In advance of next week’s one-year anniversary of Hurricane Sandy, Secretary of the Interior Sally Jewell today joined Interior and local officials at Edwin B. Forsythe National Wildlife Refuge in New Jersey. There, Secretary Jewell announced that $162 million will be invested in 45 restoration and research projects that will better protect Atlantic Coast communities from future powerful storms. This will be achieved by restoring marshes, wetlands and beaches; rebuilding shorelines; and researching the impacts and modeling mitigation of storm surge impacts. More information can be found at http://www.fws.gov/hurricane/sandy.
Two of these projects will take place on National Wildlife Refuges in the Chesapeake Bay. Martin National Wildlife Refuge in Somerset County, Maryland will receive $9 million to construct nearly 21,000 feet of shoreline protection on the refuge. This project will stabilize the rapidly eroding western shore of the refuge. The second project will take place on Eastern Neck National Wildlife Refuge in Kent County, Maryland. This refuge will receive $1.5 million to construct approximately 4,000 feet of shoreline protection on the southern end of the refuge on the shores of the Chester River.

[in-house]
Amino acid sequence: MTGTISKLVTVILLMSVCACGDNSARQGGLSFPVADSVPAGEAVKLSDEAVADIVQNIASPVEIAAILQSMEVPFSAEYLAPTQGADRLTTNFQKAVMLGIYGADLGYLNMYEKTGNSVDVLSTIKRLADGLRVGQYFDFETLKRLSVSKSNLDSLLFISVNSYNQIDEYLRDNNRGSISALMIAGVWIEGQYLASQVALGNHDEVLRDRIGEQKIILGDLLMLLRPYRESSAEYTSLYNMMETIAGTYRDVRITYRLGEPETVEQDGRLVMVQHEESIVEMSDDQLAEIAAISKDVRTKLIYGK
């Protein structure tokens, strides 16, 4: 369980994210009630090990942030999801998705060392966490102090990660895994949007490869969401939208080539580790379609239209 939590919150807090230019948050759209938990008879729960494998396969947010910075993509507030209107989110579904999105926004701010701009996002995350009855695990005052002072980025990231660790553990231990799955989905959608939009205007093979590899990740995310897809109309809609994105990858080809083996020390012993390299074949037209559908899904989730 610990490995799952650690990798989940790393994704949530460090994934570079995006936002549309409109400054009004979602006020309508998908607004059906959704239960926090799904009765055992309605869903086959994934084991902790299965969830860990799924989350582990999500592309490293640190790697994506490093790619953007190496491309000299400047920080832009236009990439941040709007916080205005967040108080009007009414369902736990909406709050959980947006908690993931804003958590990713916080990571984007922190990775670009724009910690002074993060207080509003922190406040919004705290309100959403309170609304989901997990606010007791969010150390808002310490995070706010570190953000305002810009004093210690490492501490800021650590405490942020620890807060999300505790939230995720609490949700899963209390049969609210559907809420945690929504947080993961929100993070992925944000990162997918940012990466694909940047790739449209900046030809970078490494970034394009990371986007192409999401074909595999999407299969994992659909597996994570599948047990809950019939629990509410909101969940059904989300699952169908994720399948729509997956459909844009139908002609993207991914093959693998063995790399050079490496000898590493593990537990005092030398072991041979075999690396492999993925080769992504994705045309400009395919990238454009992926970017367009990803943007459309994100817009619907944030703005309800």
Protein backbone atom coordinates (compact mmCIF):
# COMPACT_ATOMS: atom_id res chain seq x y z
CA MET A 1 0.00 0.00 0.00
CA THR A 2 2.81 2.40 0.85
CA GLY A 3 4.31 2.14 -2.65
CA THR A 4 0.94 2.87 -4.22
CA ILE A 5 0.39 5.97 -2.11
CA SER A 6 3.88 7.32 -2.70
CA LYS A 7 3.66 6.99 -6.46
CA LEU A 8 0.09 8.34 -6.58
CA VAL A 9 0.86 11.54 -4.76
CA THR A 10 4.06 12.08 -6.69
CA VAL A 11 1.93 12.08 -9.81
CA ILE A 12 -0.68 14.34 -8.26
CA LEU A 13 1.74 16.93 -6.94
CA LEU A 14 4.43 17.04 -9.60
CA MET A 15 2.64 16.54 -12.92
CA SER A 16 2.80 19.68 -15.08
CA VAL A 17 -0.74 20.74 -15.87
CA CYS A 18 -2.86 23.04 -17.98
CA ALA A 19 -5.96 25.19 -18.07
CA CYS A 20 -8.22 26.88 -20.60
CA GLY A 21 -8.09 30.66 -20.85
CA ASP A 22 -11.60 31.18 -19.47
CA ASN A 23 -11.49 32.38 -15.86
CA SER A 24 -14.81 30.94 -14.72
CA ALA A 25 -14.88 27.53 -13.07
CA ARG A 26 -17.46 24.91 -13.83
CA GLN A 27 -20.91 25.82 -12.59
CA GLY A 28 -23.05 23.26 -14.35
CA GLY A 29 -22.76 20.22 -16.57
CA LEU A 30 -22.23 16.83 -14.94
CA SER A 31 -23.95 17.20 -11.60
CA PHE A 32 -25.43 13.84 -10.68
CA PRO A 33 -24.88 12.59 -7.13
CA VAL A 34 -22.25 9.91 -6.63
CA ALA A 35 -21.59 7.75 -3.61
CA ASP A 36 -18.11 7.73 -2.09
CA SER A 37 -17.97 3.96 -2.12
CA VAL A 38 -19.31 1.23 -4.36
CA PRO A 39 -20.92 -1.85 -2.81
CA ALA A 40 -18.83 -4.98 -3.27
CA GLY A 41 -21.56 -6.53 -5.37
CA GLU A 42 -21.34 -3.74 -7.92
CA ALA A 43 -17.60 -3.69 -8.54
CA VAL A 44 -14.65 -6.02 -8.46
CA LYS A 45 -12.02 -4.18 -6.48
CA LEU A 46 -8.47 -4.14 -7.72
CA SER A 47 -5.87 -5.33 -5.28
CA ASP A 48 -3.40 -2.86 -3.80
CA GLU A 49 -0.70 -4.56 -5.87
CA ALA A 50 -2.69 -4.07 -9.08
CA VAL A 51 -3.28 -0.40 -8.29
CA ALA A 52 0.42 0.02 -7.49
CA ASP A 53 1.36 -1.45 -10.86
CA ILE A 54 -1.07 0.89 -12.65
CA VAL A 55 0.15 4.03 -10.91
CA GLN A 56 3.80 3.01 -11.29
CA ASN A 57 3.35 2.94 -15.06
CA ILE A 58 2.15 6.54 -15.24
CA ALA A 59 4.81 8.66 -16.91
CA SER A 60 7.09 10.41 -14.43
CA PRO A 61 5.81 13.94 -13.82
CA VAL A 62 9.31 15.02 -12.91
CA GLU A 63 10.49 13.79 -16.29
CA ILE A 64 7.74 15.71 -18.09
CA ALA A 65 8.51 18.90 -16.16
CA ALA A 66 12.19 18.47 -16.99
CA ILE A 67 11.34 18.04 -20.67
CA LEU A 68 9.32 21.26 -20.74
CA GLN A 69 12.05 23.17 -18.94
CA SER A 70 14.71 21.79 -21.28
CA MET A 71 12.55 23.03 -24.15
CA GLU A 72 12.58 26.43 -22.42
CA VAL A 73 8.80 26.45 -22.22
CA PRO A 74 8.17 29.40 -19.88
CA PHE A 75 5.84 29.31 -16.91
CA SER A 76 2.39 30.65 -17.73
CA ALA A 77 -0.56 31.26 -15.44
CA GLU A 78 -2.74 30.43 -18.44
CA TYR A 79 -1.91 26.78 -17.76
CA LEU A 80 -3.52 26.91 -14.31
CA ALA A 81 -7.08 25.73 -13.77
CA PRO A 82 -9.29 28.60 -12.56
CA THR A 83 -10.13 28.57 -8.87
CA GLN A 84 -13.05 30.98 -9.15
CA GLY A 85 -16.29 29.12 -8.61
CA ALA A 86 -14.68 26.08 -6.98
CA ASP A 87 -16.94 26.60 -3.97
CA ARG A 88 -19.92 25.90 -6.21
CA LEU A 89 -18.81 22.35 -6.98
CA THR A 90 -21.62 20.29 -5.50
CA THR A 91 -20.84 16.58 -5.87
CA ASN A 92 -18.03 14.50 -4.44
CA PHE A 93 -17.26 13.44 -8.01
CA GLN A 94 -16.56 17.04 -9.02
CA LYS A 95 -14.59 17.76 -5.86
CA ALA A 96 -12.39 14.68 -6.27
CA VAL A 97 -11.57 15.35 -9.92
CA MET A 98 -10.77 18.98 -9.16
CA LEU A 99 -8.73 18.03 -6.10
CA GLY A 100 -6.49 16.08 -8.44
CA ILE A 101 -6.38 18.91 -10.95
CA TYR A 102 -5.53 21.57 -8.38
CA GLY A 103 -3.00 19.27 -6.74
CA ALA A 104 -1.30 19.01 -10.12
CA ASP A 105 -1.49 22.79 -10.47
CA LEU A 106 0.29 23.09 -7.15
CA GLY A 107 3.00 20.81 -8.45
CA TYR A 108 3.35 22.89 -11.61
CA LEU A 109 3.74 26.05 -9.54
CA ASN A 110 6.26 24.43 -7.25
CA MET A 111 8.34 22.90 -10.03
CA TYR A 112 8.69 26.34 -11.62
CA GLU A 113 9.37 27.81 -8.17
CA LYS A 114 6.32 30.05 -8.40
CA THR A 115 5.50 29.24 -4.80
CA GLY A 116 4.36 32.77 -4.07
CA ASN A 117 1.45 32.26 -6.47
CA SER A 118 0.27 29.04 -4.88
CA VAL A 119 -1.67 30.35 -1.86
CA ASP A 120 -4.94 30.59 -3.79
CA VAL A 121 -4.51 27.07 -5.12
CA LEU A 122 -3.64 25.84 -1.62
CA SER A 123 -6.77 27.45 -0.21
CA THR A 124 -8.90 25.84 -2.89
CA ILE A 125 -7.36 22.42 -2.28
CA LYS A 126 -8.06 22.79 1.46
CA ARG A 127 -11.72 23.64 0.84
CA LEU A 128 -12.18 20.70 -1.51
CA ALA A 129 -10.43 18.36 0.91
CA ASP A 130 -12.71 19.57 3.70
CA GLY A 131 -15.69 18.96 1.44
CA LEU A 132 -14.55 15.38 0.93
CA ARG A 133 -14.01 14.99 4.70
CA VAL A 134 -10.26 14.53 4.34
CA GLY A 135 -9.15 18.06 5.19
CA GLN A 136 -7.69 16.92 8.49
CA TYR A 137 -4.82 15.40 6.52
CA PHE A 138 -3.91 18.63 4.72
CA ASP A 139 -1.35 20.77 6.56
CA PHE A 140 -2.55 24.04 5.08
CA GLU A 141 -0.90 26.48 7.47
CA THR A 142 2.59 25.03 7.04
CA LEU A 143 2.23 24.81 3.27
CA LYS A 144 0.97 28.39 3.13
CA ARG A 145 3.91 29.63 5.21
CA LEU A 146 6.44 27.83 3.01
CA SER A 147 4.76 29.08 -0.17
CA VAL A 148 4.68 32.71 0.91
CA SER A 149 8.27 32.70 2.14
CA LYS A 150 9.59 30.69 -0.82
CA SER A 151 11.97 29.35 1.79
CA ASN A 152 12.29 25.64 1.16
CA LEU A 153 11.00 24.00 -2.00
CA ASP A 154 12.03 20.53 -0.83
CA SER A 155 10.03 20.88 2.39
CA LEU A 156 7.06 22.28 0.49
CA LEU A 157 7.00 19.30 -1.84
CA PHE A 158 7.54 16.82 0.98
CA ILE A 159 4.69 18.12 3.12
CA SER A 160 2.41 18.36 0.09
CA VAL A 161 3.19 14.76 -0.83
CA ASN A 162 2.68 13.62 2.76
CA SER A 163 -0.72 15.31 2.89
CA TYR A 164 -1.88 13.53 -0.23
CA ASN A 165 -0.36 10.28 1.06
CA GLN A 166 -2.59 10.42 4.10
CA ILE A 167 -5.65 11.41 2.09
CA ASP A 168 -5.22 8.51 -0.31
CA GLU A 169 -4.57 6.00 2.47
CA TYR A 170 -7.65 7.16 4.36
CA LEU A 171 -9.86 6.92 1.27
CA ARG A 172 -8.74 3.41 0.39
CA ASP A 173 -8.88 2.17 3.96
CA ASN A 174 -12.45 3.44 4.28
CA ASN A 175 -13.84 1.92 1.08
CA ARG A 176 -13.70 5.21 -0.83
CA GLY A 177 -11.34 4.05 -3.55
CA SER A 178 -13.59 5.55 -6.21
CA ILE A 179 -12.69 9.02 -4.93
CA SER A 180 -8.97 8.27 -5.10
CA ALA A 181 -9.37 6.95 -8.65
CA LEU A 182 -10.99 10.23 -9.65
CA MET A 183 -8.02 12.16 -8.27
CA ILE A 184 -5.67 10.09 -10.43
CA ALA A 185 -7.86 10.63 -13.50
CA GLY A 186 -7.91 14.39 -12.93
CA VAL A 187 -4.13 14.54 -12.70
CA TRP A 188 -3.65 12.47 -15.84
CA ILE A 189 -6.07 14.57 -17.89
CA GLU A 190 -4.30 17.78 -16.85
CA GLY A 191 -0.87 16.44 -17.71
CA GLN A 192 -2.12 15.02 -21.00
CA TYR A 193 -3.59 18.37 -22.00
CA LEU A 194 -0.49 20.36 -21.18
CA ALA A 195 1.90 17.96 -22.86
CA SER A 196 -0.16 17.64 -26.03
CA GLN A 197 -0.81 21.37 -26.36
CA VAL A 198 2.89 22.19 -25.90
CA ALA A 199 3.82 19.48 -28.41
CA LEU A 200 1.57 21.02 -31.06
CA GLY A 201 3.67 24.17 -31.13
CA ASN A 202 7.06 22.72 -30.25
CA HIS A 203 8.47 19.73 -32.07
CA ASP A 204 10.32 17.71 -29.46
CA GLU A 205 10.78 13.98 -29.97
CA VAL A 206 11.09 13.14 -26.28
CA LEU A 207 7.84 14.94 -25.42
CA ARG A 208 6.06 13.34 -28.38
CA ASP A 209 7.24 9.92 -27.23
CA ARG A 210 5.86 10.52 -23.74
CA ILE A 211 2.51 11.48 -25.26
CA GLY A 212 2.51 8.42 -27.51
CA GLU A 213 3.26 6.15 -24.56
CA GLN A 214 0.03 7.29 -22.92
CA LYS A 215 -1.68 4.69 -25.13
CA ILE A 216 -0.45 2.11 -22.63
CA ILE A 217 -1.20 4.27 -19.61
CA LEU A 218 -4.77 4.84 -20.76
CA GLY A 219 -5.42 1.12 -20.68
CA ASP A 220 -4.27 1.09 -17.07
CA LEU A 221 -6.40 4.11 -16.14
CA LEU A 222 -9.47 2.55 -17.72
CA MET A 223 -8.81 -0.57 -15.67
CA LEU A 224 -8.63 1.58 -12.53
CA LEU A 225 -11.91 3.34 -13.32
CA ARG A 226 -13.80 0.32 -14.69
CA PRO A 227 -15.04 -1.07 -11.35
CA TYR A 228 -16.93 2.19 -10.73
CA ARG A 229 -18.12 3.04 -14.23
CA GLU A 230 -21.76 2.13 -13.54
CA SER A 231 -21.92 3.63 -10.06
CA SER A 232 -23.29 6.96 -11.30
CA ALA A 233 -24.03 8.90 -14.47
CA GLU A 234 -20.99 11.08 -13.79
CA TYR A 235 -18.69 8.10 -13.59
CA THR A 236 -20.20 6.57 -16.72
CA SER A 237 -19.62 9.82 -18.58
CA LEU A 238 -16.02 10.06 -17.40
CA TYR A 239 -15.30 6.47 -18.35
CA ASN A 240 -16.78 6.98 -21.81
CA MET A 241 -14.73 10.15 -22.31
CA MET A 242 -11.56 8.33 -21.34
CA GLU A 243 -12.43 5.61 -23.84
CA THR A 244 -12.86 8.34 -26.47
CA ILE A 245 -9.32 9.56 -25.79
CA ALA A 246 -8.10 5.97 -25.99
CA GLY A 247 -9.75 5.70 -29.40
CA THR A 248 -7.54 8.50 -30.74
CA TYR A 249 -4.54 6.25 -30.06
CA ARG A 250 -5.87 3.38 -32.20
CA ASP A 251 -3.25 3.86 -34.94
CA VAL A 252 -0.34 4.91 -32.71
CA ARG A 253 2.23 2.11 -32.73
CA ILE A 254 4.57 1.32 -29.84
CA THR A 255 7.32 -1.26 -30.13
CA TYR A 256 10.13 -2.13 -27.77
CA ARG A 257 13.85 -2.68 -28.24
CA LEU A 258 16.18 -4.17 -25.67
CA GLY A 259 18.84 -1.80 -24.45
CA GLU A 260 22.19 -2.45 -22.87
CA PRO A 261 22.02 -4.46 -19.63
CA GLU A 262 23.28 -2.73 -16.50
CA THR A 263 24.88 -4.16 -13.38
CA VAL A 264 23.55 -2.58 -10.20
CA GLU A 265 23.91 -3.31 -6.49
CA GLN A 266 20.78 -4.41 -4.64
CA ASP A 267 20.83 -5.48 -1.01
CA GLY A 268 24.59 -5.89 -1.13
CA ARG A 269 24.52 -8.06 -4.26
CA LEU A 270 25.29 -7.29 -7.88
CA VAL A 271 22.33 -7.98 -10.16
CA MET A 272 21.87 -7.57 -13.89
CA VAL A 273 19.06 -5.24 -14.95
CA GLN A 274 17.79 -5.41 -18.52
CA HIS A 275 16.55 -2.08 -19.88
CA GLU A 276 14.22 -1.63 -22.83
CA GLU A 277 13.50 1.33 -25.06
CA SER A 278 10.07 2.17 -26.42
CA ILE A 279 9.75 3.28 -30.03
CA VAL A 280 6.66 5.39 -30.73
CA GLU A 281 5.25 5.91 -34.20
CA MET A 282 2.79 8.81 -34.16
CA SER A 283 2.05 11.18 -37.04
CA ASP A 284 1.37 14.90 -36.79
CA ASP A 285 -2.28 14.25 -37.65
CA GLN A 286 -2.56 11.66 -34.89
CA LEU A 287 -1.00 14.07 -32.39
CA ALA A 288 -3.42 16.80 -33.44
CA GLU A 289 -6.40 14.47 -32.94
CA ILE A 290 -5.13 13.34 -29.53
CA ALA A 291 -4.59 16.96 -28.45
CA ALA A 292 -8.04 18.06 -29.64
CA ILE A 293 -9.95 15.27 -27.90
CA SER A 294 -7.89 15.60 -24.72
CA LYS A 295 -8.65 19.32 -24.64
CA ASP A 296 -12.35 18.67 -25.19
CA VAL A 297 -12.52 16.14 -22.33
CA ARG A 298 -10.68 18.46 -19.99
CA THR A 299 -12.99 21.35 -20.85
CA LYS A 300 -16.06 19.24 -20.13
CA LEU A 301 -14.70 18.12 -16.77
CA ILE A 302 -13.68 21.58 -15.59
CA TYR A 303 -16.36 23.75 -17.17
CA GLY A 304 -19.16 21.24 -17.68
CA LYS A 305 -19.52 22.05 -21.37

Both projects will use a “living shoreline” design to dissipate wave energy and slow shoreline erosion, increasing the resiliency of refuge tidal habitats to storm events. These projects will protect thousands of acres of tidal wetlands and submerged aquatic vegetation, sustaining the benefits they provide in the form of commercial and recreational fisheries, waterfowl habitat, and improved water quality.
“We are very excited about the protection these projects will provide the refuges,” says Matt Whitbeck, wildlife biologist for the refuges. “These marshes are relatively high in elevation, meaning they should resist sea level rise for a considerable time. Shoreline erosion is the biggest and most immediate threat. By stabilizing the shoreline and improving resiliency to coastal storms, these wetlands will continue to provide benefits into the foreseeable future.”
The mission of the U.S. Fish and Wildlife Service is working with others to conserve, protect, and enhance fish, wildlife, plants, and their habitats for the continuing benefit of the American people. We are both a leader and trusted partner in fish and wildlife conservation, known for our scientific excellence, stewardship of lands and natural resources, dedicated professionals, and commitment to public service. For more information on our work and the people who make it happen, visit www.fws.gov. Connect with our Facebook page at www.facebook.com/usfws, follow our tweets at www.twitter.com/usfwshq, watch our YouTube Channel at http://www.youtube.com/usfws and download photos from our Flickr page at http://www.flickr.com/photos/usfwshq.